Free Speech, Threats, and Guns

FACTS

This story got my attention. Ricky Weinberger was recently arrested on Miami Beach for allegedly making a bunch of “harassing” telephone calls to law enforcement. Apparently, he also posted lots of threats against police on the bulletin board of an on line police themed web site. Most troubling for law enforcement is what they found at his small apartment when they arrested him. Weinberger had stockpiled 16 weapons, which allegedly included six assault rifles, along with 4500 rounds of ammunition. Police believe this was a catastrophe waiting to happen.

Judge Mindy Glazer held Weinberger with no bond. He has three other pending criminal cases that were made against him over the past year. His attorney attempted to secure his freedom by arguing that his both his speech and weapons possession were constitutionally protected. That argument failed.

He was previously ordered by a judge to stop having contact with law enforcement. He allegedly ignored that ordered and continued to make threats against police early this year. Many of the threats were deemed “profane sexual threats.” Articles about this arrest failed to include all the alleged threats made. However, one article claims that while he was being arrested, Weinberger told police, “Don’t rip the jacket or I’ll f***ing kill you.”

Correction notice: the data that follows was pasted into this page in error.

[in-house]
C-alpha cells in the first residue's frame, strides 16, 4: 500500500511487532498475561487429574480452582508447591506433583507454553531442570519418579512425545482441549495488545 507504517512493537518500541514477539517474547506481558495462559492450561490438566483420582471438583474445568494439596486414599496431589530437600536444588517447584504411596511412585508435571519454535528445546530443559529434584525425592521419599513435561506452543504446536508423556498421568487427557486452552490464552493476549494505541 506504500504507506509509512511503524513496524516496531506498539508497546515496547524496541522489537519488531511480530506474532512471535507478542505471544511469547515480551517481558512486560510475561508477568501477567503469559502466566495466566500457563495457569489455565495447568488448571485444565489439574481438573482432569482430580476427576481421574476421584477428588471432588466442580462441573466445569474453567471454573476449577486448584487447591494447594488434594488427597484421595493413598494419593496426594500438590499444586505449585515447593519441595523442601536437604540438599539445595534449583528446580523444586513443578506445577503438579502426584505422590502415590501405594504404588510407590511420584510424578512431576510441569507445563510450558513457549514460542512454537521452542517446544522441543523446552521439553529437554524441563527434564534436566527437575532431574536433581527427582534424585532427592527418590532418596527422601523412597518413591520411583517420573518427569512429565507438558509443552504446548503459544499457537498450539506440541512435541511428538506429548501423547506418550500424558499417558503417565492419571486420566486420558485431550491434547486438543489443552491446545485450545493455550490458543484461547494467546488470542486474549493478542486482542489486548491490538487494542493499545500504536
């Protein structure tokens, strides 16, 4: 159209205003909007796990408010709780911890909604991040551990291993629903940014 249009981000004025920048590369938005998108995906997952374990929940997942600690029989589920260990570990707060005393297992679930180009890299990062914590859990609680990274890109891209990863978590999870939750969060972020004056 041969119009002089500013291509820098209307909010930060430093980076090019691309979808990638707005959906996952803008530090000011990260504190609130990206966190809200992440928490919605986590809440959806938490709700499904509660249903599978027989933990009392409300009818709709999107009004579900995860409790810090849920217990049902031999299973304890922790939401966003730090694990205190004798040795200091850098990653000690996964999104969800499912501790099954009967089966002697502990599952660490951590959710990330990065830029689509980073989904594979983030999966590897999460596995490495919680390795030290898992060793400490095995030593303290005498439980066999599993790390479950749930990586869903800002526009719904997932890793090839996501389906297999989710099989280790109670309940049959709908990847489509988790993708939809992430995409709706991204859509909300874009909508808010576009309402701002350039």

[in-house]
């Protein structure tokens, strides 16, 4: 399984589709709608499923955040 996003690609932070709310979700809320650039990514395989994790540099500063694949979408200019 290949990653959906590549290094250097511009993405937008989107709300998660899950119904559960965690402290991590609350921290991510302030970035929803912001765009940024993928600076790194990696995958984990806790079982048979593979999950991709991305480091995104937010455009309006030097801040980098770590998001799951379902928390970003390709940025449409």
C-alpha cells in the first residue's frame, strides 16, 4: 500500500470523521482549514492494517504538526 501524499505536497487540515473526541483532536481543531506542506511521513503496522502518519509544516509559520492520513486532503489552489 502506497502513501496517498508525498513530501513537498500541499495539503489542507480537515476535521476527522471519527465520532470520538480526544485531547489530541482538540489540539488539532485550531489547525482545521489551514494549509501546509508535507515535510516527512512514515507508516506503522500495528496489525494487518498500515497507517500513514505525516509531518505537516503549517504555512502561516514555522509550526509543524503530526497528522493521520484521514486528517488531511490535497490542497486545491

ANALYSIS

My analysis has to start with, “Don’t threaten cops.” Obviously, it’s not a good idea. Well, it’s good for my business. I’m pretty sure that if you choose to level even the most mild threat against law enforcement, your chances of finding yourself a guest of the pokey is about 98%. I would next tell you that not all comments that law enforcement deem “harassing” and/or “threatening” are unlawful. The first amendment of the U.S. constitution affords us wide latitude to spew the most offensive and outrageous speech, even if it’s directed at law enforcement. There is a line though. This guy Weinberger seems to have crossed the line, at least when he allegedly threatened to kill the officer if he ripped his jacket. What’s unclear is whether any of the other alleged threats he made are illegal. I would need to see exactly what he said or wrote, along with the context in which those statements were uttered. Just because police or anyone else feels “threatened” or “harassed” doesn’t mean that what is being said is unlawful. If through his words Weinberger directly threatened officers, placed them in fear and had the apparent ability to carry out his threats, then he would have committed assault and thus, is afforded no constitutional protection. If, on the other hand, Weinberger merely said some really nasty, mean spirited, offensive stuff about police and, as a result, they merely felt harassed, then he has done nothing legally wrong. He has the right to say mean stuff.

This case comes down to what exactly he said. If he’s convicted, I’m confident that the appellate courts will look at decades of precedent cases for guidance to determine whether what he said crossed the line. As far as the guns go, it appears that he was properly licensed to carry the firearms. Normally, he’d have the right to possess those weapons. However, as a condition of a person’s bond, a judge has the right to order that they not possess weapons. In this case, that was probably a wise decision.